Early results are encouraging. A recent listing by GrowthPlus of Europe's 500 "Most Dynamic Entre-preneurs" includes some very entrepreneurial ventures. Take for instance Sweden's Proffice AB, which offers temporary staffing solutions. The company grew from 663 employees in 1995 to 8,300 in 2000. Or take France's Umanis SA, a consultancy that grew from 53 employees in 1995 to 1,380 in 2000. Or take Belgium's Ariane II, a computer serv-ices firm that grew its staff by more than 1,200 percent over the last half decade, to 1,650 people.

We are not talking the likes of Sam Walton here, yet. But it's a start.

Freedom to Fail
It's lunchtime in Geoffroy's firm, so we walk across the street to a tiny restaurant where offerings are scrawled on a chalkboard. I order salade de poulpe, or octopus salad, for starters. Geoffroy and Richard Bruyere, one of the founding partners of Advention Business Partners, the startup consulting firm where Geoffroy works, make faces and opt for chicken. So much for French culinary fearlessness.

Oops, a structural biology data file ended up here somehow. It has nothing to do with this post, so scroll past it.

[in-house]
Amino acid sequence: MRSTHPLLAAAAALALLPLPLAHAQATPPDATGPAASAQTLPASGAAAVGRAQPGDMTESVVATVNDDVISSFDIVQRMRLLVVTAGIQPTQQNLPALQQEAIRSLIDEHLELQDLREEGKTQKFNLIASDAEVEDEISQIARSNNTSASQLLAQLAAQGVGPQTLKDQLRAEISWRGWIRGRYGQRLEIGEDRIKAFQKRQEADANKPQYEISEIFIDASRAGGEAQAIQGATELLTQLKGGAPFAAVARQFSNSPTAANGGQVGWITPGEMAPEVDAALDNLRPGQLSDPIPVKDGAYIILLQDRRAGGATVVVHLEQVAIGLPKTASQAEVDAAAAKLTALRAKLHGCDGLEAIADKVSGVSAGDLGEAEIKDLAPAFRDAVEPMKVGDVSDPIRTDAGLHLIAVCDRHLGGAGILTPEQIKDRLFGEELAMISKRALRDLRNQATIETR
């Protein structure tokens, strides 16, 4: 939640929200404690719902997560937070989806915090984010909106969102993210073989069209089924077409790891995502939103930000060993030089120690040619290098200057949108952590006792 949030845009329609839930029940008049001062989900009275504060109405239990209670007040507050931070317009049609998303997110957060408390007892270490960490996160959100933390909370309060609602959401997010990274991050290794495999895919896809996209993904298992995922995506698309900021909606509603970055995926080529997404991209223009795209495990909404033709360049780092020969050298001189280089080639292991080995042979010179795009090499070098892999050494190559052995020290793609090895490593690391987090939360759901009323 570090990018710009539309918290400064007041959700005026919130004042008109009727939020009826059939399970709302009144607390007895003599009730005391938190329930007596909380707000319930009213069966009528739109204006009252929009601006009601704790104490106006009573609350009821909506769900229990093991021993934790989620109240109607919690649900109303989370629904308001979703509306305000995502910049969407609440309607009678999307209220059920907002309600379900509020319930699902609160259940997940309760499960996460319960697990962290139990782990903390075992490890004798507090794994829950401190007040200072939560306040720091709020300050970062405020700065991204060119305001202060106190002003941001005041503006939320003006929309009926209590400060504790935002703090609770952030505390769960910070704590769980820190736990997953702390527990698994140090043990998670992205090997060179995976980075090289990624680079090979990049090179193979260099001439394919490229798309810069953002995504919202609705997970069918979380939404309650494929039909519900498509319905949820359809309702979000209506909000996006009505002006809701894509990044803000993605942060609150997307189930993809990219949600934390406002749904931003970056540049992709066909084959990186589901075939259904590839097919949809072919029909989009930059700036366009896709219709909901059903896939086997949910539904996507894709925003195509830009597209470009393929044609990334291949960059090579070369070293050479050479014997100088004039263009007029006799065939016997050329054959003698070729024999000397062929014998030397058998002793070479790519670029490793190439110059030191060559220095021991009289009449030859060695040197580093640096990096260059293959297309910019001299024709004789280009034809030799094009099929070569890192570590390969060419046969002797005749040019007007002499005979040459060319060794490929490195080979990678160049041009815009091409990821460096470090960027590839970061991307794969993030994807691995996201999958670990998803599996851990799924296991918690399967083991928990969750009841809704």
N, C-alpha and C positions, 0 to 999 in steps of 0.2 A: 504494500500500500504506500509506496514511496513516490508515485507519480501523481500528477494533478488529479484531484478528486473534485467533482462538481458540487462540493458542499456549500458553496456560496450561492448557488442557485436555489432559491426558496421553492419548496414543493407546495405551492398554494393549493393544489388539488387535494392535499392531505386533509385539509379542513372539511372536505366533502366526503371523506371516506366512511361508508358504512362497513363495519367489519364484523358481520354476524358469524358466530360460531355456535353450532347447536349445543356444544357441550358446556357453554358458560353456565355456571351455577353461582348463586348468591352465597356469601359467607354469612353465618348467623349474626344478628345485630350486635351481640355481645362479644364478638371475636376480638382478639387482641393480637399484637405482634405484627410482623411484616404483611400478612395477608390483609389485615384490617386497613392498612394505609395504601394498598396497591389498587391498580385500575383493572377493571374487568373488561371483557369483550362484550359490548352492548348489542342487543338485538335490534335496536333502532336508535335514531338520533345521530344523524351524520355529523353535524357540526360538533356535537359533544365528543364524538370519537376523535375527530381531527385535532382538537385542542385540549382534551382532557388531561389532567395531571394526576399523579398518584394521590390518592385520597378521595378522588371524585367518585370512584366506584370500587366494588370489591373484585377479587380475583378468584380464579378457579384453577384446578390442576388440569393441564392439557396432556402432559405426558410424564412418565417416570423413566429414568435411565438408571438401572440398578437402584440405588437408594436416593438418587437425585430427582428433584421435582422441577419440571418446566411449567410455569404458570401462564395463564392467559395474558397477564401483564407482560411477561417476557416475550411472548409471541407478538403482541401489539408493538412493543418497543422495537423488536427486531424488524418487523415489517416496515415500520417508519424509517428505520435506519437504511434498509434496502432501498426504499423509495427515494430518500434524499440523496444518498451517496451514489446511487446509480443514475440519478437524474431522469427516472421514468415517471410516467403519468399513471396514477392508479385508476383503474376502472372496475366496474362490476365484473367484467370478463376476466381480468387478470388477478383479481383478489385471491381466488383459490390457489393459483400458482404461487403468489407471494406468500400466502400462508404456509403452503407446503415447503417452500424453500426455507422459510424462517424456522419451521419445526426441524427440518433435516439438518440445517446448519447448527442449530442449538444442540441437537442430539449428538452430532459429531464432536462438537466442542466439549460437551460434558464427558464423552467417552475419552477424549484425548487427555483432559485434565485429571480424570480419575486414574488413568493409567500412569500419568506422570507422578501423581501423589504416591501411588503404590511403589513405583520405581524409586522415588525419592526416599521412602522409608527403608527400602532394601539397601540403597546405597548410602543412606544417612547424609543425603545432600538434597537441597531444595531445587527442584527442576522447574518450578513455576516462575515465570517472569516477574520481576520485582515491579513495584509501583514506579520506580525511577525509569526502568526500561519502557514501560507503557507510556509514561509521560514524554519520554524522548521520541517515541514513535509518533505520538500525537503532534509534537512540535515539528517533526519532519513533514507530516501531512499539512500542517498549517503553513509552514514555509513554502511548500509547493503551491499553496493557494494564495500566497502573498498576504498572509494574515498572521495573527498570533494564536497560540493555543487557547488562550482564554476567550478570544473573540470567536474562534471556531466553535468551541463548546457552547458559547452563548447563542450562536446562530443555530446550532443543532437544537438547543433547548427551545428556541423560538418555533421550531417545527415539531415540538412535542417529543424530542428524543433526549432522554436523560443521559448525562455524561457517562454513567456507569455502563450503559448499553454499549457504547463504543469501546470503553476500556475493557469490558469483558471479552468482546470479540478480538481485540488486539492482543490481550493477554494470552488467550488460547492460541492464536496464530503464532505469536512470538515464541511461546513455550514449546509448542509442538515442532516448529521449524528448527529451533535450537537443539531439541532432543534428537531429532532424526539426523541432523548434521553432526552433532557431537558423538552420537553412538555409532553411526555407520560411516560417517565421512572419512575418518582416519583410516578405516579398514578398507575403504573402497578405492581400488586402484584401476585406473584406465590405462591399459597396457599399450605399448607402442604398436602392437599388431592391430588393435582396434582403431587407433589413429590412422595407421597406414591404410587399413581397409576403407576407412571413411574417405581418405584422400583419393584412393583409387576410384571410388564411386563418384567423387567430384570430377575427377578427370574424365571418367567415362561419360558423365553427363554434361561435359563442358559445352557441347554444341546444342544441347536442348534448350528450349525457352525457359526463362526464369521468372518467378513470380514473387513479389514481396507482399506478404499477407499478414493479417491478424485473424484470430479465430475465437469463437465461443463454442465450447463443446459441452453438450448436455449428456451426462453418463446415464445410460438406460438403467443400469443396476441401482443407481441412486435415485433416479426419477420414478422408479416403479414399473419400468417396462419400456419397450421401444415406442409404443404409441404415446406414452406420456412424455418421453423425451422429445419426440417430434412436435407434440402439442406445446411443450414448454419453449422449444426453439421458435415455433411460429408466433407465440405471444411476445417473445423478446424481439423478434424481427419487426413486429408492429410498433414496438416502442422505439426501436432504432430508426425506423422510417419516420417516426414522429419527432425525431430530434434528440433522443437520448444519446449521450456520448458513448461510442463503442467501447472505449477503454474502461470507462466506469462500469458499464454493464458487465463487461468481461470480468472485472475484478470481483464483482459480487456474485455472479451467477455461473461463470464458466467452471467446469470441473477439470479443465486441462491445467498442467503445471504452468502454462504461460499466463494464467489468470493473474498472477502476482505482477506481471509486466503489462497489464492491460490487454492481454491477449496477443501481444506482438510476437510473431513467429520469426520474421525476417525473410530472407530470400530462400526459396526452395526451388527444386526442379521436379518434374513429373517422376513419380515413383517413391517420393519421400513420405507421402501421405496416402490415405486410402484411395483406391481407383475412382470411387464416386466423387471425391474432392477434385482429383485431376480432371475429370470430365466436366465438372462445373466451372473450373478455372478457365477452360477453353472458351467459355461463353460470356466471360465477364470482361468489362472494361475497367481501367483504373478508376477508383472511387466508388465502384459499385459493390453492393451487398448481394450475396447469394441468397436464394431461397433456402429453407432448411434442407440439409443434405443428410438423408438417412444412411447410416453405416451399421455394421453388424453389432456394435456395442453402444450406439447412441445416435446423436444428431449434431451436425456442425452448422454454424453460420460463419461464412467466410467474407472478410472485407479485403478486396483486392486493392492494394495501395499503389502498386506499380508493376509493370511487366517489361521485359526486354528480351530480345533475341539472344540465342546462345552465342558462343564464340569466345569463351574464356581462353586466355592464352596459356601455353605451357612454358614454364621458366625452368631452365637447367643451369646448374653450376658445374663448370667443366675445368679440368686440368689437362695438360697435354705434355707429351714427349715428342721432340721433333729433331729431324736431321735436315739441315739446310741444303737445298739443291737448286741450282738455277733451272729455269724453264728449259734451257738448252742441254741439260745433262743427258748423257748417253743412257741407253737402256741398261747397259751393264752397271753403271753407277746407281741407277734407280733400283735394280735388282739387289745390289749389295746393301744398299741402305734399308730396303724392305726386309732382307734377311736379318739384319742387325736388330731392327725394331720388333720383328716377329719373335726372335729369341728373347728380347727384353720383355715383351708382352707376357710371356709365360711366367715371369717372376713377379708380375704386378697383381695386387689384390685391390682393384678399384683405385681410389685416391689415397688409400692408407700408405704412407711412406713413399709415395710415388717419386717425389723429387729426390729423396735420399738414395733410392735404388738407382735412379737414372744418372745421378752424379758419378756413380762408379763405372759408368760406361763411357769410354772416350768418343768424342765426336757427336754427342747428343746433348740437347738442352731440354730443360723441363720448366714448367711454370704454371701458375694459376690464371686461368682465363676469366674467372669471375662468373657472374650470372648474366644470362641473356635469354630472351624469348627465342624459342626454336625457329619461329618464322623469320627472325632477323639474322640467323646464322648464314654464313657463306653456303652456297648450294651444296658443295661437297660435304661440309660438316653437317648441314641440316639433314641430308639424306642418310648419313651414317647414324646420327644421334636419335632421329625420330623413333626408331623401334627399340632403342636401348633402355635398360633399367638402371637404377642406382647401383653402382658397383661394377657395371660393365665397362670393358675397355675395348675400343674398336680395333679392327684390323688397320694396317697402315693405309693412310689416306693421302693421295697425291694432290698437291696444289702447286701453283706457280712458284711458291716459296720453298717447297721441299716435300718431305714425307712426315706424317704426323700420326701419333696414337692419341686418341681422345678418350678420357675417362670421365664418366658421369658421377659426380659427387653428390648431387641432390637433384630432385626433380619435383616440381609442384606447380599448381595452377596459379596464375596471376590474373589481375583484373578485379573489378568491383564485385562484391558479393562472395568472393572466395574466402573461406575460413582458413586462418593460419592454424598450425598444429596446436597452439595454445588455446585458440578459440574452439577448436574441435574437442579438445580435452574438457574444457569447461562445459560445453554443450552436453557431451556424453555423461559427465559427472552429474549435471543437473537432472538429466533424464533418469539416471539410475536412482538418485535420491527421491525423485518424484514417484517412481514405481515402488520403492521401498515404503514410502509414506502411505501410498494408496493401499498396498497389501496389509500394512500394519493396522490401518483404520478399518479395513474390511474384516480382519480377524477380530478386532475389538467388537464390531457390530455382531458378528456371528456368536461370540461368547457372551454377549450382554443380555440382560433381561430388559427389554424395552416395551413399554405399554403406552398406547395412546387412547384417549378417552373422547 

But when it comes to business, it is another matter. Between mobile phone calls, these two sound almost American in their entrepreneurial musings. "The Internet wave really changed mentalities here," explains Richard, who used to be a banker accustomed to flying business class, but now proudly hands out generic business cards on which he scrawls his name. "Expectations have been reformed. People are much less willing to devote themselves to a firm. They want to work for themselves, and they want their work to have content."

Geoffroy nods. "It is the freedom not to have to wait and suffer in a big company, and then still maybe not succeed. It is the freedom to try and fail now, so you can try again."